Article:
John’s first task when he joined Siglion was to pull together a team of experts who could help him shape his plans and begin placemaking. Once his team started to take shape, it was time to pull the architects in and get down to business.
The first development to come to fruition is set to be the iconic Vaux site, which had been stood empty for over a decade. Seager was aware of just how frustrated the public were at the lack of development on the site over this time and was determined to get to work.
Seager adds: “Vaux is the driver at the moment and is exactly what the people of the city want to see. You don’t have to delve very far into the minds of the people of the city to understand the heartfelt sentiment of Vaux breweries and what it meant to people.
“The brewery had a huge impact on people’s lives from its support of the football team, cricket teams, the scout group that was based there, even the smell of the hops in the city centre and the brewery tap.
“I understand that and understand the loss of that, and that’s very much part of my sentiment, delivering something back that is for the city. Delivering something for the city which everyone can be involved in. It’s not a glossy development just for white collar workers, it’s for everyone. It’s placemaking.”
Siglion alongside Carillion and the council broke ground on the first phase of the site back in December, which includes a 60,000 sq ft office building, along with infrastructure work to continue the Keel Line and landscaping work.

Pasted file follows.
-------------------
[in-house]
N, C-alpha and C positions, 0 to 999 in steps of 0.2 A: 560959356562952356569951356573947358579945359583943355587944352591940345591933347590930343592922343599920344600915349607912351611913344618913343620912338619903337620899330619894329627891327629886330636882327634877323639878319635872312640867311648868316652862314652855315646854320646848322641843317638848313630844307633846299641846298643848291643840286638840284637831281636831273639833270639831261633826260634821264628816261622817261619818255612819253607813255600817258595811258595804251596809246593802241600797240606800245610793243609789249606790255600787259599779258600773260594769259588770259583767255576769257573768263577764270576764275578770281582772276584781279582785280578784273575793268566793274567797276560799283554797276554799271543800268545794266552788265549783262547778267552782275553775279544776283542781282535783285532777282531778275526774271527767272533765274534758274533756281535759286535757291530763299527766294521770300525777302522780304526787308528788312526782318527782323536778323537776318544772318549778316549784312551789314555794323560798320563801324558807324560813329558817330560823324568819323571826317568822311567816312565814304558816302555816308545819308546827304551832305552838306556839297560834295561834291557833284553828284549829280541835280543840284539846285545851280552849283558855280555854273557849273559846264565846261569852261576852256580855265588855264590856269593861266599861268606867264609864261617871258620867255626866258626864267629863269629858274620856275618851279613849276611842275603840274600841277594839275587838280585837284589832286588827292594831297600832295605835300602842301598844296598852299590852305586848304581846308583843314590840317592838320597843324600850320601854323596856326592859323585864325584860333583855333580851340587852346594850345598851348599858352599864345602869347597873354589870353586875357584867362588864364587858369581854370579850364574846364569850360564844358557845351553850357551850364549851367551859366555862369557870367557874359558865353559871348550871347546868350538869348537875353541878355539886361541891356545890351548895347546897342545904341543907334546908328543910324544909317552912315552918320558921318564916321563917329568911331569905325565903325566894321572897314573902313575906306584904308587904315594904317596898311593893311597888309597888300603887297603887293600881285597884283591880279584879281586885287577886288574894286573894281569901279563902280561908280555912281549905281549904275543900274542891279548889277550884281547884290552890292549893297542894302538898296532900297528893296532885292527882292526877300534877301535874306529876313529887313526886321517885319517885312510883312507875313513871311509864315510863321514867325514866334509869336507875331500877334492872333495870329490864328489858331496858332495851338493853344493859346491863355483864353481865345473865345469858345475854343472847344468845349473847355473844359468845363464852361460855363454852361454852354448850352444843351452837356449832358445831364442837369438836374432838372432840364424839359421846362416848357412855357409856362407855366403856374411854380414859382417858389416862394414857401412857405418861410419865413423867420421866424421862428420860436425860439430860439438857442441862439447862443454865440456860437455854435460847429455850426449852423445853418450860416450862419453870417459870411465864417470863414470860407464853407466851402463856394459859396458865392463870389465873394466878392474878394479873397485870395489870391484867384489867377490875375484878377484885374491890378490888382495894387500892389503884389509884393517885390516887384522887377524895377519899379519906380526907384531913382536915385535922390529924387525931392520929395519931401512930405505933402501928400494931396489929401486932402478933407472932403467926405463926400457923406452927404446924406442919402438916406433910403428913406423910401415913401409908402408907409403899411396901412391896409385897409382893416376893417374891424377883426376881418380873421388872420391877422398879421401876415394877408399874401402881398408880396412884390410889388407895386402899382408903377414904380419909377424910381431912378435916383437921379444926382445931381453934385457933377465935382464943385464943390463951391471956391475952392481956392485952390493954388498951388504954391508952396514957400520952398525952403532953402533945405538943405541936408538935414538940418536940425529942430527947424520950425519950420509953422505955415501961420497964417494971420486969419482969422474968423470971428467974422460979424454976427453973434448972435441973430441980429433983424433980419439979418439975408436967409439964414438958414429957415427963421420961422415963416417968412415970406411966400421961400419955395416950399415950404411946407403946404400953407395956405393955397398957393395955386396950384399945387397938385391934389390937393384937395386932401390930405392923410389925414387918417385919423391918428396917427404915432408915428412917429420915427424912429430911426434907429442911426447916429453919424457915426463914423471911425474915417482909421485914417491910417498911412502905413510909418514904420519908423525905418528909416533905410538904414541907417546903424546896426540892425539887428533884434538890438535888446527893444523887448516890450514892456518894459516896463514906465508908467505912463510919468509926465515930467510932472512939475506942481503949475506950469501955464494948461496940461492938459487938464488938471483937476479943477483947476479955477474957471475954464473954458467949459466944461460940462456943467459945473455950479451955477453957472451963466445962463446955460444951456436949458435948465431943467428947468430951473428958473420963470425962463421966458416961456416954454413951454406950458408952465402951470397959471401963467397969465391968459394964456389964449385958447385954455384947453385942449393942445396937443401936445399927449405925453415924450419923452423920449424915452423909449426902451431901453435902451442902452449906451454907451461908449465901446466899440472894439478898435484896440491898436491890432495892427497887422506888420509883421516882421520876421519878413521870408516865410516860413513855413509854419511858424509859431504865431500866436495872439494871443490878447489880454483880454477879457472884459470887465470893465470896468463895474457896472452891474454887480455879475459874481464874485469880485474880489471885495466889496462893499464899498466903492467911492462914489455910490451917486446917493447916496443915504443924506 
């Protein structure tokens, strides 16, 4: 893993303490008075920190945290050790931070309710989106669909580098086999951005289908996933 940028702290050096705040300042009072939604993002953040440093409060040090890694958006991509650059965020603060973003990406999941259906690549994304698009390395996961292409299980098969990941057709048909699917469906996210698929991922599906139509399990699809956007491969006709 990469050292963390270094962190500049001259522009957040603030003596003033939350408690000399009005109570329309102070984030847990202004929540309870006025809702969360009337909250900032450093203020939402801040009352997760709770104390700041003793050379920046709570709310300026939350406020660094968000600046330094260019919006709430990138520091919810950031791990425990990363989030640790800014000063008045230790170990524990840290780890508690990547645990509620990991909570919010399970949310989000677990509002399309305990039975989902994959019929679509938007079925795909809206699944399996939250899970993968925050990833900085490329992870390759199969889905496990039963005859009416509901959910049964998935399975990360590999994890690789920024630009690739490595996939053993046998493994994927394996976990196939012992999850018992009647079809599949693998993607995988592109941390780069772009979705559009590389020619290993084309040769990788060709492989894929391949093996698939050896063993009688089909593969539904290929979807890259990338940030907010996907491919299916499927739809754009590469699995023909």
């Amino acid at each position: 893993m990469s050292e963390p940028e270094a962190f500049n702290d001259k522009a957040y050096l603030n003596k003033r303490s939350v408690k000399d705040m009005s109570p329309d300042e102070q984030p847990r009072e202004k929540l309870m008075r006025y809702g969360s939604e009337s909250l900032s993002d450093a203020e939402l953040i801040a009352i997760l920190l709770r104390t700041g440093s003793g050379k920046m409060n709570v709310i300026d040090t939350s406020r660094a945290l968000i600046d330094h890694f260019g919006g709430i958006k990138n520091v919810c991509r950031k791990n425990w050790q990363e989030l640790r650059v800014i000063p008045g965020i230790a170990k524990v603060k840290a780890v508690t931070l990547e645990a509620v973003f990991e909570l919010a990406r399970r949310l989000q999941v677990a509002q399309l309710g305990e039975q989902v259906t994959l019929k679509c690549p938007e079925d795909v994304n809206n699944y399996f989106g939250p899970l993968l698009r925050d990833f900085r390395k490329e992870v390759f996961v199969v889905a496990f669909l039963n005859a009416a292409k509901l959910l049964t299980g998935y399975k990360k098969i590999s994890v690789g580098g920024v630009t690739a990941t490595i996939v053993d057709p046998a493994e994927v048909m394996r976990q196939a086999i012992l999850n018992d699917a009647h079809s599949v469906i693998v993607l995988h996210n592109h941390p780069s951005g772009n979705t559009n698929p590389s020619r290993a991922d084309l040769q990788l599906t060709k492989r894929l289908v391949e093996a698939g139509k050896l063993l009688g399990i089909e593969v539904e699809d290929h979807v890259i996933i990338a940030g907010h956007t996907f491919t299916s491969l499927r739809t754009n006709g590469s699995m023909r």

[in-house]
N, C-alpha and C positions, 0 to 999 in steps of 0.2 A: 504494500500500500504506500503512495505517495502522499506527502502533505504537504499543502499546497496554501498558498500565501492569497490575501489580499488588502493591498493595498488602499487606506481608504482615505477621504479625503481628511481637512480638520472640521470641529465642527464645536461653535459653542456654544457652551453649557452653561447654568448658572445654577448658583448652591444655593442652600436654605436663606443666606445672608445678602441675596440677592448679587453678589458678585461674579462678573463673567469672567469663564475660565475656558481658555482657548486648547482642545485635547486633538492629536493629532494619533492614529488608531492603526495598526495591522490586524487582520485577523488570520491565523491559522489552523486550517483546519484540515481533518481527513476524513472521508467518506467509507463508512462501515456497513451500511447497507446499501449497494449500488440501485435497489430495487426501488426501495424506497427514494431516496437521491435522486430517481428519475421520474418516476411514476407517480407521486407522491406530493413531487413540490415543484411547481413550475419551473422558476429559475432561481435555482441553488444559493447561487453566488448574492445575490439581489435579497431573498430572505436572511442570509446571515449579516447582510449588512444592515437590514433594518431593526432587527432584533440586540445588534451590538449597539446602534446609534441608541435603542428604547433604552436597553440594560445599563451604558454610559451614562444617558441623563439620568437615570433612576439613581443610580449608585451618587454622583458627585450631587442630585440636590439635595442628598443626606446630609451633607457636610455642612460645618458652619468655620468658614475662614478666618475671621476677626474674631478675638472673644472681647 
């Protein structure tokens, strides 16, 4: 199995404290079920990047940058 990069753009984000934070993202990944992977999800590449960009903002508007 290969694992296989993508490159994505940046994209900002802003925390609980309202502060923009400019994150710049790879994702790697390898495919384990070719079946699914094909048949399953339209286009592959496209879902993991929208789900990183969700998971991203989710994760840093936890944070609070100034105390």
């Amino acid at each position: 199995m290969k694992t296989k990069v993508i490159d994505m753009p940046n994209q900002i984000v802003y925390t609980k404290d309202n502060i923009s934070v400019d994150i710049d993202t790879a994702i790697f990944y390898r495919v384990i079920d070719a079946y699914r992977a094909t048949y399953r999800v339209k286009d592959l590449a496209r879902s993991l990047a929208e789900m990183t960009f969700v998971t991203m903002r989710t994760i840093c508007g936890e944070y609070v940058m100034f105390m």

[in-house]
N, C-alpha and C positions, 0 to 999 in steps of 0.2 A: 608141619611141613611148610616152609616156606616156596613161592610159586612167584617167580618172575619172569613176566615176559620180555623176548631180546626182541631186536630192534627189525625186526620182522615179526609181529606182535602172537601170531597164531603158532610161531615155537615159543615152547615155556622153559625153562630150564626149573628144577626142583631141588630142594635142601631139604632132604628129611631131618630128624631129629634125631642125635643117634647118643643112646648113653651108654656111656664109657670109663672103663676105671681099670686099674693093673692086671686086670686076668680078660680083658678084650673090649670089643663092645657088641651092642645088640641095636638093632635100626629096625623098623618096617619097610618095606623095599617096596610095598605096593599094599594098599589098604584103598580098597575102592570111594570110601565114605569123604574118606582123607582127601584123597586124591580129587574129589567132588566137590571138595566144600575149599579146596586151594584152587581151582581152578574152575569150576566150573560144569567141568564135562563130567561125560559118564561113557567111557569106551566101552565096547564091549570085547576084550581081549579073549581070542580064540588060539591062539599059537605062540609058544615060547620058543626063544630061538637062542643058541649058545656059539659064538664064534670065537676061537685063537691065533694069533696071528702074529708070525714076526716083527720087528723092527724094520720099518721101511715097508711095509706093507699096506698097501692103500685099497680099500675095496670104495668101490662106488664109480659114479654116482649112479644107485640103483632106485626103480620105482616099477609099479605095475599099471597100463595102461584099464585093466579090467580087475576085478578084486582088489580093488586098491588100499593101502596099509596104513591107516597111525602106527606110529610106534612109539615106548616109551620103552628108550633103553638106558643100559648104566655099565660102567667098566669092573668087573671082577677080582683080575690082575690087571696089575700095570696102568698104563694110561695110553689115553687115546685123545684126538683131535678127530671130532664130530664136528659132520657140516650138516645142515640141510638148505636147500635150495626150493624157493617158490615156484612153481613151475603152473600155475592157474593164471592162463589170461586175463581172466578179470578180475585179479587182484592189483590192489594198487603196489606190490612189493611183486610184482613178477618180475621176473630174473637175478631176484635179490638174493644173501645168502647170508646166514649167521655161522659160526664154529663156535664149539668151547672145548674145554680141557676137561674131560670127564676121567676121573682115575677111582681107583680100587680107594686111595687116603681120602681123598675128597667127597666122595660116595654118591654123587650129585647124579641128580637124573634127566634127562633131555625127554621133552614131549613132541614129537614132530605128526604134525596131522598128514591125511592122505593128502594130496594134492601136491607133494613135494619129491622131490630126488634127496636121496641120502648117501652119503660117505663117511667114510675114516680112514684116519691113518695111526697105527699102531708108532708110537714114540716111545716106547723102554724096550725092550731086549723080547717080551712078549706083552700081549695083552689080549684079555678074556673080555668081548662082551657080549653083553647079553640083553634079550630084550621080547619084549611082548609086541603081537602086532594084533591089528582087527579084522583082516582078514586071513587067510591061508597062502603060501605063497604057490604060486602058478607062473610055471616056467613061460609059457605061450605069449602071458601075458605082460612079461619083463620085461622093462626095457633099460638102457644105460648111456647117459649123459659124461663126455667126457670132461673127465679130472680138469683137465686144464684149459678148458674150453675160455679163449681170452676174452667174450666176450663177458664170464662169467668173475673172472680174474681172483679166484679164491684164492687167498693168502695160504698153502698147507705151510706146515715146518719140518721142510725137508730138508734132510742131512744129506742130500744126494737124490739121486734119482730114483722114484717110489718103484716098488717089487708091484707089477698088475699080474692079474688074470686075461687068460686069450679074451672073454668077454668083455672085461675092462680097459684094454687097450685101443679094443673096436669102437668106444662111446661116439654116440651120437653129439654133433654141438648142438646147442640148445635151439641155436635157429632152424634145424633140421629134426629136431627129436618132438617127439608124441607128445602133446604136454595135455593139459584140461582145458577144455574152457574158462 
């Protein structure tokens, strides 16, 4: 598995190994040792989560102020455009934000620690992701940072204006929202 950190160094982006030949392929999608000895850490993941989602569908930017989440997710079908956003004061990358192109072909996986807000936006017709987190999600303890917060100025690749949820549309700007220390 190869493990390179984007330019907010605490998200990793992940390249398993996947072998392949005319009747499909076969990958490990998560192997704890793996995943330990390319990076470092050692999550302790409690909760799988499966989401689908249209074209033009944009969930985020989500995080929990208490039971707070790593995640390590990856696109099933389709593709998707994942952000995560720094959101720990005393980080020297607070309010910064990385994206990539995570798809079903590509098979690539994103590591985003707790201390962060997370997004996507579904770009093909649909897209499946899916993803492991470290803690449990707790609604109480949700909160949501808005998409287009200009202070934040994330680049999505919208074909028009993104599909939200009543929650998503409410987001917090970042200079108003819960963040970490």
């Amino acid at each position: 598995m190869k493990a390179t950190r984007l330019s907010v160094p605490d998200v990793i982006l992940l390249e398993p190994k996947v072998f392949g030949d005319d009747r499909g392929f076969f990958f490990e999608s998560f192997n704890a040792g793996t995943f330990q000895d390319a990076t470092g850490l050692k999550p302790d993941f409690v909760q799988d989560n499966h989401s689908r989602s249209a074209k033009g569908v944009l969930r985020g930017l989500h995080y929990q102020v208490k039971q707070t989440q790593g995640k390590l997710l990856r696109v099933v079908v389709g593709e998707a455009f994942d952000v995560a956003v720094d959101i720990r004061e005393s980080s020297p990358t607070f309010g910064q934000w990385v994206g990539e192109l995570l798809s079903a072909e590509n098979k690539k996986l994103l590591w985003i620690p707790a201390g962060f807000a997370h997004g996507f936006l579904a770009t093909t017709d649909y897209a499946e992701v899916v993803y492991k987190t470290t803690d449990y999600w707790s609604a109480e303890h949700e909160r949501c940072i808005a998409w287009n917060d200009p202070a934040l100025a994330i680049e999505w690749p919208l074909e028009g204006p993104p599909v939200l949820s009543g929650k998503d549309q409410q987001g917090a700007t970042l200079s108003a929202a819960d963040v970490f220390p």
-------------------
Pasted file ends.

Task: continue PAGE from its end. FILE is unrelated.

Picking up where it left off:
The site will also be used as a venue for events and activities, attracting people into the city as work continues. It is the first of five areas of the city to be developed as part of Siglion’s regeneration scheme.
As well as Siglion’s activities in the city, which include plans to regenerate the seafront at Seaburn, there are a number of major infrastructure projects planned for Sunderland, including the construction of some 15,000 new homes across the city and a new major manufacturing park adjacent to Nissan.
“I think the International Advanced Manufacturing Park, which is being led by Sunderland City Council and South Tyneside Council, has the potential to have a huge impact on the city, just from an employment base,” he adds.
“In the longer-term however it could also ensure the region remains a success in terms of being an industry leader for the UK.
“We’re the only region in the UK with a positive export balance which is born out of Nissan and all of the other manufacturers based here, we should be regarded as the capital of industry.”
Also helping increase this export surplus and entice more businesses to invest in the region is a series of heavy investment into transport links from the council.
The council has ploughed millions into the new Wear Crossing, which is now dominating the city’s skyline, and the surrounding roads which it hopes will improve access to the Port of Sunderland.